I was a huge fan of Minolta gear 20 years ago, preferring it over the best Canon, Leica, and Nikon. But I couldn’t continue with it because it took Minolta a very long time to release a decent digital body. That’s all changed now. Sony has a full line of very professional cameras, and they have some major differences that are worth considering.

For my pro work, I use the a900.

All Sony/Minolta cameras have three features that the others don’t. #1-In Body Image Stabilization. #2-Locking Spot Meter. #3-All cameras take the same batteries throughout the entire lineup.

Both Nikon and Canon must have special lenses for image stabilization. All Sony’s have it built into the body, so every lens is stabilized. That means wide angle too! And Nikon/Canon only holds the meter reading as long as you press your finger down on the shutter half way. That’s great for one picture, but not for an entire series. The Sony/Minolta have always locked it with a toggle switch. It will hold the reading forever until you clear it. That means an entire shoot with the same light will be much more consistent shot to shot. Both Canon and Nikon have 3 different battery systems depending upon the camera you choose. They use a small battery for the amateur systems, an little different one for pro/semi pro cams, and a big fat one for their premium cameras. What a hassle! Every Sony uses the same batteries since the a200 all the way to the a900. And Sony has some of the best battery life in the business.

For quick grab shots I have an a200. It is a fabulous camera. Very durable little camera and much more sturdy build and better quality than any Canon Rebel I’ve ever seen. Hold the a200 and weigh it against a Rebel, and the Rebel feels cheap. 10mp will suit most start up photographers just fine.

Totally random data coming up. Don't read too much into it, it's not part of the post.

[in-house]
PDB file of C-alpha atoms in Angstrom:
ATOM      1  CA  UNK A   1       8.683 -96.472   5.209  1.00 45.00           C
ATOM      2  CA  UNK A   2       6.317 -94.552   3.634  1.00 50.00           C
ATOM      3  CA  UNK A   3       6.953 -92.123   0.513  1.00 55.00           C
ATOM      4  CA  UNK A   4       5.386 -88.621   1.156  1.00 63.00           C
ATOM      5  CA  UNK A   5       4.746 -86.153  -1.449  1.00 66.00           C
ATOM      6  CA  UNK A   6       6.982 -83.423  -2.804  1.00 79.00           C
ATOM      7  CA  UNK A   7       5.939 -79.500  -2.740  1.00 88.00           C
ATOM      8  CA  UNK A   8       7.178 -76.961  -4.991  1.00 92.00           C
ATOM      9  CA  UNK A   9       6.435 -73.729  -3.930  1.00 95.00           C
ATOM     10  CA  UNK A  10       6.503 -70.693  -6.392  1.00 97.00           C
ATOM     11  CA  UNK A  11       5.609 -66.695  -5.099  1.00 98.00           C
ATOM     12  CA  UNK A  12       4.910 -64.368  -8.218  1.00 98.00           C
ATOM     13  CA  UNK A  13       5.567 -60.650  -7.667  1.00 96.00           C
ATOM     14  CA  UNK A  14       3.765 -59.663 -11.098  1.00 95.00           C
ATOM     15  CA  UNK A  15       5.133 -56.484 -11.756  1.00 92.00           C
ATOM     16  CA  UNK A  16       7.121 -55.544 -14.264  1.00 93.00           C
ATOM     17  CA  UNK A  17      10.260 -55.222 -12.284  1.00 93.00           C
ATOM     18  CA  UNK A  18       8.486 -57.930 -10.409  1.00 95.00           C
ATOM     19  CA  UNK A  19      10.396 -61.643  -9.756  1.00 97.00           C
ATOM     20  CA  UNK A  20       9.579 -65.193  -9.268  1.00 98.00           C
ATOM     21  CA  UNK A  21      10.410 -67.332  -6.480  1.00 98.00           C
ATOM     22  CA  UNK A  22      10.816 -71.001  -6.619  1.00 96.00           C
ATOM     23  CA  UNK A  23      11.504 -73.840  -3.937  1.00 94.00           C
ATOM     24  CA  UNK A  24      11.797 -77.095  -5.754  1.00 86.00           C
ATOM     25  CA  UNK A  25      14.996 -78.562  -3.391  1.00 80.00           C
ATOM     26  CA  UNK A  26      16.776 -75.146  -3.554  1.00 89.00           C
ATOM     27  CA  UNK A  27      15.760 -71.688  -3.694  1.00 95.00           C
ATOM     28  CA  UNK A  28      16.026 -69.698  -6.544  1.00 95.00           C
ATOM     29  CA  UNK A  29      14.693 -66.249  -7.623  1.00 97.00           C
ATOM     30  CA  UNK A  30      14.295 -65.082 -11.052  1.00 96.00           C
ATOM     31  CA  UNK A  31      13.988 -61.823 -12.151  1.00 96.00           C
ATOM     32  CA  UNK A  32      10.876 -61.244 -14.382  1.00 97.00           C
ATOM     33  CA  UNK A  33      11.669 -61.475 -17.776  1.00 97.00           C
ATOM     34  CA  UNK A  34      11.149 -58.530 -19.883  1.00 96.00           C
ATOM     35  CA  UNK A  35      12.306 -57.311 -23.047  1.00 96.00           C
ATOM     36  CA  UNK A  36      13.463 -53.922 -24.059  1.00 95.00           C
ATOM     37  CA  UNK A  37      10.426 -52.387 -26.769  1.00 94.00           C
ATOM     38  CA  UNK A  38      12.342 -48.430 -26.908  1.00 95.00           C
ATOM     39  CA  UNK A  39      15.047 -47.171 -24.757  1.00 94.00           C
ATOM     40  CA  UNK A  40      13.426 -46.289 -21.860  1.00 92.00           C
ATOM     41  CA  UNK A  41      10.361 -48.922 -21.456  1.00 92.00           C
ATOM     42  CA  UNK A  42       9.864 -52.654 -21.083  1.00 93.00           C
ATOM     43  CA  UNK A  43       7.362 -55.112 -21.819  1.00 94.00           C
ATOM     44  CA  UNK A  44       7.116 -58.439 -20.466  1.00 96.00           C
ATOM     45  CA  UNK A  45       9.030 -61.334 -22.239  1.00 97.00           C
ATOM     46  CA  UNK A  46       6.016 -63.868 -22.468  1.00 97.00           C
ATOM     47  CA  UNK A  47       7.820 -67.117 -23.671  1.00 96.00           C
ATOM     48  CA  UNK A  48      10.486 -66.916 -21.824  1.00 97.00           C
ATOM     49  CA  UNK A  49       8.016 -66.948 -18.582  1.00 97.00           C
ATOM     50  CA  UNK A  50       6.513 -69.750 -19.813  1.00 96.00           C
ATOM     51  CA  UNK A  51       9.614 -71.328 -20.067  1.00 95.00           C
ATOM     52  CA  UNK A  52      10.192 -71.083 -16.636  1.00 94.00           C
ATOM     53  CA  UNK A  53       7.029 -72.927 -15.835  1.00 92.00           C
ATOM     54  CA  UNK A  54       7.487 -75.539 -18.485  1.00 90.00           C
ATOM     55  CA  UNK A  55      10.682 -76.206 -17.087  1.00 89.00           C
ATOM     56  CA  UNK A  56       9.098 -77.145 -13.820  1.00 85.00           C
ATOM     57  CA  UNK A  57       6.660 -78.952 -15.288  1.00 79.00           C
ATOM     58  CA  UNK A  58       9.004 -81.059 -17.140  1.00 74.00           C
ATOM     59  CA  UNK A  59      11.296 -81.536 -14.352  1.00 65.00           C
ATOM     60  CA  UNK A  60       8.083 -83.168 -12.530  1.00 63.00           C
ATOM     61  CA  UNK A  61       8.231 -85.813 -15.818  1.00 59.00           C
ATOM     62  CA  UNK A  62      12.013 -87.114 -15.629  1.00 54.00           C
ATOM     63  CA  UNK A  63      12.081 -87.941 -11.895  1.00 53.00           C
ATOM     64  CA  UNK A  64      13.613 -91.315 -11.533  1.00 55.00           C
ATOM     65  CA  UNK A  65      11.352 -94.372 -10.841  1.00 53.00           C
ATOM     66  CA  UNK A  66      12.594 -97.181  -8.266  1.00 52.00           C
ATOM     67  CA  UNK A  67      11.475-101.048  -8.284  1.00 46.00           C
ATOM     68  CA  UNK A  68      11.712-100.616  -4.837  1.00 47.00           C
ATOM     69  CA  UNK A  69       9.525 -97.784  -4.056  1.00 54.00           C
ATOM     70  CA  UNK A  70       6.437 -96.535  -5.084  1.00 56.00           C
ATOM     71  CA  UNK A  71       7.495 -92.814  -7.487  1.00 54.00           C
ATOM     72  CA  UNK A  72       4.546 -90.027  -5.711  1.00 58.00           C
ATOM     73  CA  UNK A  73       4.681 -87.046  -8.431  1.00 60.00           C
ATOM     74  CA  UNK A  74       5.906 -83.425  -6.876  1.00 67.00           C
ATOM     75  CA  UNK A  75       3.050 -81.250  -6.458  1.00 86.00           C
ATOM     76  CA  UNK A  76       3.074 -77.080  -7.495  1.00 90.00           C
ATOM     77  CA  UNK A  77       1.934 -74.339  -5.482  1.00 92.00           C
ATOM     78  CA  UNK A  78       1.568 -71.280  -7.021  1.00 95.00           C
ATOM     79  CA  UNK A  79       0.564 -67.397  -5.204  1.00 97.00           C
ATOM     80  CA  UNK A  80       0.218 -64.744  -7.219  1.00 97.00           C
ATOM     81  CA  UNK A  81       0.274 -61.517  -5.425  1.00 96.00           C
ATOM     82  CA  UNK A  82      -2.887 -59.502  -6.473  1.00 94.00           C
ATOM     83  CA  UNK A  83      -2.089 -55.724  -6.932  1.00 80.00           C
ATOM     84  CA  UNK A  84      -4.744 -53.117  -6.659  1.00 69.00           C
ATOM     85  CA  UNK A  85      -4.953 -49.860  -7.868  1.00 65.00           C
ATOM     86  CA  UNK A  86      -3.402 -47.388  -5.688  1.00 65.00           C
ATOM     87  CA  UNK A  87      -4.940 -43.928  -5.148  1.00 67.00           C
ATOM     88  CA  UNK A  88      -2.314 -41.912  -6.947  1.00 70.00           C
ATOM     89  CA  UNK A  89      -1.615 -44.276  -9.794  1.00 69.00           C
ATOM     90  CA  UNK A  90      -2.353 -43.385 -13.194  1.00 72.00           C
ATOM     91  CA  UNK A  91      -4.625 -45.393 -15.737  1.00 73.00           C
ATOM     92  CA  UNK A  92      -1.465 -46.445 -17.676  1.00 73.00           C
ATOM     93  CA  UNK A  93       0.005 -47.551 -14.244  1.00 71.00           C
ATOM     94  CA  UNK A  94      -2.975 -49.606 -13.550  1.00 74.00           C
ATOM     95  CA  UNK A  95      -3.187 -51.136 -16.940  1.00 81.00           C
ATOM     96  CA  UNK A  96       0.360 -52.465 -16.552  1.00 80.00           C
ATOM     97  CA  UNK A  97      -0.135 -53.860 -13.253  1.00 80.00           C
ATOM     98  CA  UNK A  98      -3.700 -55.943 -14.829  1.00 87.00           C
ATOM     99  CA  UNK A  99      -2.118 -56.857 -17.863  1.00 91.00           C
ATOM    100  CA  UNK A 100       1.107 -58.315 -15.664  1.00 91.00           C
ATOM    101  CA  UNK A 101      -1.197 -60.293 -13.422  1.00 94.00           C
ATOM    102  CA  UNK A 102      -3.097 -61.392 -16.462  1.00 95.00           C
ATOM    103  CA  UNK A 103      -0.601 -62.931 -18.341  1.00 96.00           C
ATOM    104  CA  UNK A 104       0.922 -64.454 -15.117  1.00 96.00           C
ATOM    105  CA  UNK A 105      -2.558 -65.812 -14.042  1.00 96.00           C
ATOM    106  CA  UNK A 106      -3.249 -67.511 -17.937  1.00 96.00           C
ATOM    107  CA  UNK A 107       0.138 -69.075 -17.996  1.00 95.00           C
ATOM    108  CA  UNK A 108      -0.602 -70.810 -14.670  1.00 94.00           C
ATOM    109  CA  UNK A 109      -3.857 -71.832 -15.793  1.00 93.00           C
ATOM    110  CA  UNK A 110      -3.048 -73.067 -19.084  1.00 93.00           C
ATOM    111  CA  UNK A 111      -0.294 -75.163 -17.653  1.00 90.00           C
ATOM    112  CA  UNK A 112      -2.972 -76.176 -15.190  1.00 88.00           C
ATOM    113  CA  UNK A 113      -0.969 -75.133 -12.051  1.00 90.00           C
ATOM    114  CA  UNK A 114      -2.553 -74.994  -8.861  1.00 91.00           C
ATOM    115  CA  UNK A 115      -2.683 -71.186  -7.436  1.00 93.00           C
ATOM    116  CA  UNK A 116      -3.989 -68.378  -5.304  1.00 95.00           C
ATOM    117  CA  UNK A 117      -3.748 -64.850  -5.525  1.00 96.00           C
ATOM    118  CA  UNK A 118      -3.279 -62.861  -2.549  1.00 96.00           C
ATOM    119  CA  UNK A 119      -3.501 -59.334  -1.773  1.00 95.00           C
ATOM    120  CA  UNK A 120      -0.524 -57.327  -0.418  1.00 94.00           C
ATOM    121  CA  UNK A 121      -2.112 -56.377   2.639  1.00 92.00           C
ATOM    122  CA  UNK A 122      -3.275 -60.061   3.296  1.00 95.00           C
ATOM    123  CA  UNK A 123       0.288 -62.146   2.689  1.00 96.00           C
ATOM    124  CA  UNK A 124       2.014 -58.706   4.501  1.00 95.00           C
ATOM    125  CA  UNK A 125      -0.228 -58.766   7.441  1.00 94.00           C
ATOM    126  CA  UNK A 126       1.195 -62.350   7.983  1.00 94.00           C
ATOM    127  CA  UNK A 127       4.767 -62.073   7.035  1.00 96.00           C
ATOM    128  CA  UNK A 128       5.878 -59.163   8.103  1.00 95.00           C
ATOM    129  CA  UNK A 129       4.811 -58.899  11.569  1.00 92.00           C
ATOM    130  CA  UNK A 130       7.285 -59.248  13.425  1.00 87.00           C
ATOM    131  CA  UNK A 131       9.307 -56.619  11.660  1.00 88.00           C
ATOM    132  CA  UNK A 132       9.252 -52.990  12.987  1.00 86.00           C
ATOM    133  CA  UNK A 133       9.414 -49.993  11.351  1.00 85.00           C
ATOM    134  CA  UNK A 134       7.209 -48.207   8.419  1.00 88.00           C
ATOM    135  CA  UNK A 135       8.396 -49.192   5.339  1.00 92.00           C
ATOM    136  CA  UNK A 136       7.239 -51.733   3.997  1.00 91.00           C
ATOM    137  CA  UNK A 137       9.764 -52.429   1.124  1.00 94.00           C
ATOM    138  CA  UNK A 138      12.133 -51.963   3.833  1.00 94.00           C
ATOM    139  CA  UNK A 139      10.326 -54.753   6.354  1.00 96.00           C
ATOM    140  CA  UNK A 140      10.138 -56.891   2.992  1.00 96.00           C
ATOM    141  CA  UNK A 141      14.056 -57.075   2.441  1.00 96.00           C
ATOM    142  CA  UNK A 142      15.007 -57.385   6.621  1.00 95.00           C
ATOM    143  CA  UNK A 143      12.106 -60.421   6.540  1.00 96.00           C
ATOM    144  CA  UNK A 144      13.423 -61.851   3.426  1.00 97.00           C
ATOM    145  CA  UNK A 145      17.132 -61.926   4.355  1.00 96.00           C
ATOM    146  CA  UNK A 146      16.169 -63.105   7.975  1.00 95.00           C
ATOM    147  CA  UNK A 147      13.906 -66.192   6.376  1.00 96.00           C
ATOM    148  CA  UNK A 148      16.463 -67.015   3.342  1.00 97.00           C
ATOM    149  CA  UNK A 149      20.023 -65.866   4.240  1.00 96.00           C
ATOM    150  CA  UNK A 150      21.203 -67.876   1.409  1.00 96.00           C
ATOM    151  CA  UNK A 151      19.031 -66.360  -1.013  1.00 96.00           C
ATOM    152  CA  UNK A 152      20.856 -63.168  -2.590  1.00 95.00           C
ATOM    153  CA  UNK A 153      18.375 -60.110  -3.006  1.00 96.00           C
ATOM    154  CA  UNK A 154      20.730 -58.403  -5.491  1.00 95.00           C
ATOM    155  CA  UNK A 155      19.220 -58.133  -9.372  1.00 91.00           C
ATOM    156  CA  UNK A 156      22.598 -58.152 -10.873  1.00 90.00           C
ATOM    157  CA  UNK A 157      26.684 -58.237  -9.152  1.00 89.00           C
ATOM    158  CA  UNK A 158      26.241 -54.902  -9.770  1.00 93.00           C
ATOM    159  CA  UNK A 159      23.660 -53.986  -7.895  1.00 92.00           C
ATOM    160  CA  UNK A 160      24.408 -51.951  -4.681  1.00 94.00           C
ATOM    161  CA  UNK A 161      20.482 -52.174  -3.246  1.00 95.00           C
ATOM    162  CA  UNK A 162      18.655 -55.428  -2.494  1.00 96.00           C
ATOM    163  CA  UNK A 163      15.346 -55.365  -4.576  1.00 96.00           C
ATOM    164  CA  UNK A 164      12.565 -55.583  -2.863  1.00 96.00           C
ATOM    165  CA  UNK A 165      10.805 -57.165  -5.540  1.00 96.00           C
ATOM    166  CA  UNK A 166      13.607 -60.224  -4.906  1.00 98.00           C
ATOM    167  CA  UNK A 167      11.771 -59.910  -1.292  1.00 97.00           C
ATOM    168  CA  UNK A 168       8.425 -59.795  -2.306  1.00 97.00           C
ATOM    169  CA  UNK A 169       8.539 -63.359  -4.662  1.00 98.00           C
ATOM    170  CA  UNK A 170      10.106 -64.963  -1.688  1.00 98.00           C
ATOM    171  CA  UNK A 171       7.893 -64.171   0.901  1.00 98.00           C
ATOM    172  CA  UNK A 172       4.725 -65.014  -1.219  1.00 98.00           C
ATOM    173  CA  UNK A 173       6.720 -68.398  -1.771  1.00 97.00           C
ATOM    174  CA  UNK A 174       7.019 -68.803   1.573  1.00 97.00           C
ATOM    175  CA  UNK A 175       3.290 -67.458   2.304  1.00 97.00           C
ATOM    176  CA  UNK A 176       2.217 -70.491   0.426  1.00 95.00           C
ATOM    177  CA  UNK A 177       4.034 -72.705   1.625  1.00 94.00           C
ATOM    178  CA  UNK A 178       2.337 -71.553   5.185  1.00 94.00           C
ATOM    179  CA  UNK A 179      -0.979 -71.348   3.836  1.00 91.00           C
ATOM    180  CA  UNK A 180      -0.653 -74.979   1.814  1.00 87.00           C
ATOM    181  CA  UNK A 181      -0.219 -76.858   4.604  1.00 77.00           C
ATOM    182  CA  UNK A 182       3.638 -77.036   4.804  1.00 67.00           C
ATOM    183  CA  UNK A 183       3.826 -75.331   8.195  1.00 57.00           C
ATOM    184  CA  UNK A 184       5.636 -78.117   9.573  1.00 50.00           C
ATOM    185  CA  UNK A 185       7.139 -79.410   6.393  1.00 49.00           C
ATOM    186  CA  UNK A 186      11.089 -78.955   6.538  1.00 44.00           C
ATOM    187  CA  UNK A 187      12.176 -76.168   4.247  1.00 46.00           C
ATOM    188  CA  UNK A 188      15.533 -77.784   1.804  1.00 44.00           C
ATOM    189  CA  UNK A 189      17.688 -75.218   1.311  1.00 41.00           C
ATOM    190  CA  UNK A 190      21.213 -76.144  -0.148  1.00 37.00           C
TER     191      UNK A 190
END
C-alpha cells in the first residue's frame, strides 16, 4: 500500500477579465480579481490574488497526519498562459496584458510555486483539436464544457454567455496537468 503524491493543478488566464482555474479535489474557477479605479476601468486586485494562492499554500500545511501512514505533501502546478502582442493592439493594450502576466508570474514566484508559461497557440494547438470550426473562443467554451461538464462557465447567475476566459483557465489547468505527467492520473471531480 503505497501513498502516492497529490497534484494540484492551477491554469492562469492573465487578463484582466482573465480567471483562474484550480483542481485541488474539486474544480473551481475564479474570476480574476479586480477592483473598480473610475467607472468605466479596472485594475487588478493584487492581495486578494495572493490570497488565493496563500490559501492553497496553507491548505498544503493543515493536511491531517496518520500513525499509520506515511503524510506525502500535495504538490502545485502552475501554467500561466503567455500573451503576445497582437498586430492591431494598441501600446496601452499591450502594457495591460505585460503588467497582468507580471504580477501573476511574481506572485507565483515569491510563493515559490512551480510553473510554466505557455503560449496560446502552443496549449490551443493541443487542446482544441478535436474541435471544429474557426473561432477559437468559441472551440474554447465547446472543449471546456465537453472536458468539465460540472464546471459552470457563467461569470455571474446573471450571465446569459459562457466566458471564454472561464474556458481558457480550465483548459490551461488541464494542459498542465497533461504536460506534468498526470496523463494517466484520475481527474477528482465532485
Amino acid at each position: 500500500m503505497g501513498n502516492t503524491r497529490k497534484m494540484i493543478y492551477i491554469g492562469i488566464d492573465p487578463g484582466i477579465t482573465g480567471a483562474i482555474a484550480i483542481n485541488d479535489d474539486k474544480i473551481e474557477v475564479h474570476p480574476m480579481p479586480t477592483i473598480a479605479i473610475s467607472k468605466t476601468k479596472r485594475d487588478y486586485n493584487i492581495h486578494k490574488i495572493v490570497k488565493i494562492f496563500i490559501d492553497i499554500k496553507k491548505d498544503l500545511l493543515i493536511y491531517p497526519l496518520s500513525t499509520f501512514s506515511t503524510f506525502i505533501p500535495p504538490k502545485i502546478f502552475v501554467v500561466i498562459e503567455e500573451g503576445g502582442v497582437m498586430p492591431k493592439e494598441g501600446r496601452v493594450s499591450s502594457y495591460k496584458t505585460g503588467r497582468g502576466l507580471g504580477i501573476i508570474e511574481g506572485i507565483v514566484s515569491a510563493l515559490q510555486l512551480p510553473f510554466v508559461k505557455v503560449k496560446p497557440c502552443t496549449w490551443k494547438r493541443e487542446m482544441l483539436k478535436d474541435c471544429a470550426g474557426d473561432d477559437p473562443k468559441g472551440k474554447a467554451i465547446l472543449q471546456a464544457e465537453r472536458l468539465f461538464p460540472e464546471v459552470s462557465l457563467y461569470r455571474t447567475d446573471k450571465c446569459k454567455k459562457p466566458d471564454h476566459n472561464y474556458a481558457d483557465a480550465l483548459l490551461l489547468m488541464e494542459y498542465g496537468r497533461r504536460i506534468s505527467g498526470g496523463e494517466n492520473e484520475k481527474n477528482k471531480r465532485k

The beauty of the a200 is that it is discontinued and can be found cheap. They are well built and not heavily used by the previous owners. The camera is a real pleasure to use and I often find myself reaching for it over the a900.

The other beautiful thing about the Sony brand is that it will accept all the old vintage Minolta Maxxum pro lenses. So there is a lot of quality glass to choose from the old days. The Minolta G series was as good or better than anything I’ve ever used from Nikon or Canon. A lot of Leica camera/lens design was shared with Minolta.

On the cheap, here’s the start up system I would recommend.

Sony a200 used from eBay is cheap. Usually selling for less than $300. Check the sellers feedback before buying.

a200 search page will show you what they’re selling for. Don’t get any lenses or accessories. Just get the body only, nothing else. Extra batteries might help. Definitely DONT get the “kit lens”.

The stores like B&H, Adorama, KEH will usually have the a200 as a “kit” with a really crappy lens. If you want a retail seller, see if they will just sell the camera only… but DONT get the lens. Body only is what you want.

Add a 3rd Party Vertical Grip for portraits. It makes the camera look more pro and helps greatly for vert shots. Get one for around $70. The Sony model sells for $200 and there is no real difference.

Then, get the lenses. I’ll recommend some vintage Minolta glass that is affordable and very pro quality.

Minolta 35–70 f4 macro zoom between $35—$125. A great quality lightweight lens. It is constant aperture which is a huge benefit. Lens Test Here. 98 user reviews and sample pictures Here

Minolta 28–85 f3.5–4.5 for around $75. Another great quality forgotten lens from the old days. Review Here. A little more range but loose the constant aperture and small size.

Minolta 35–105 f3.5–4.5 for under $100. Don’t get the new style with rubber focus ring. It’s made of plastic like all modern lenses, and you loose the macro. The old style metal lens is much harder to find on Ebay listing, so look carefully to ensure you get the right one. 63 user reviews and sample pictures are all very positive. This lens is often considered The Perfect Portrait Zoom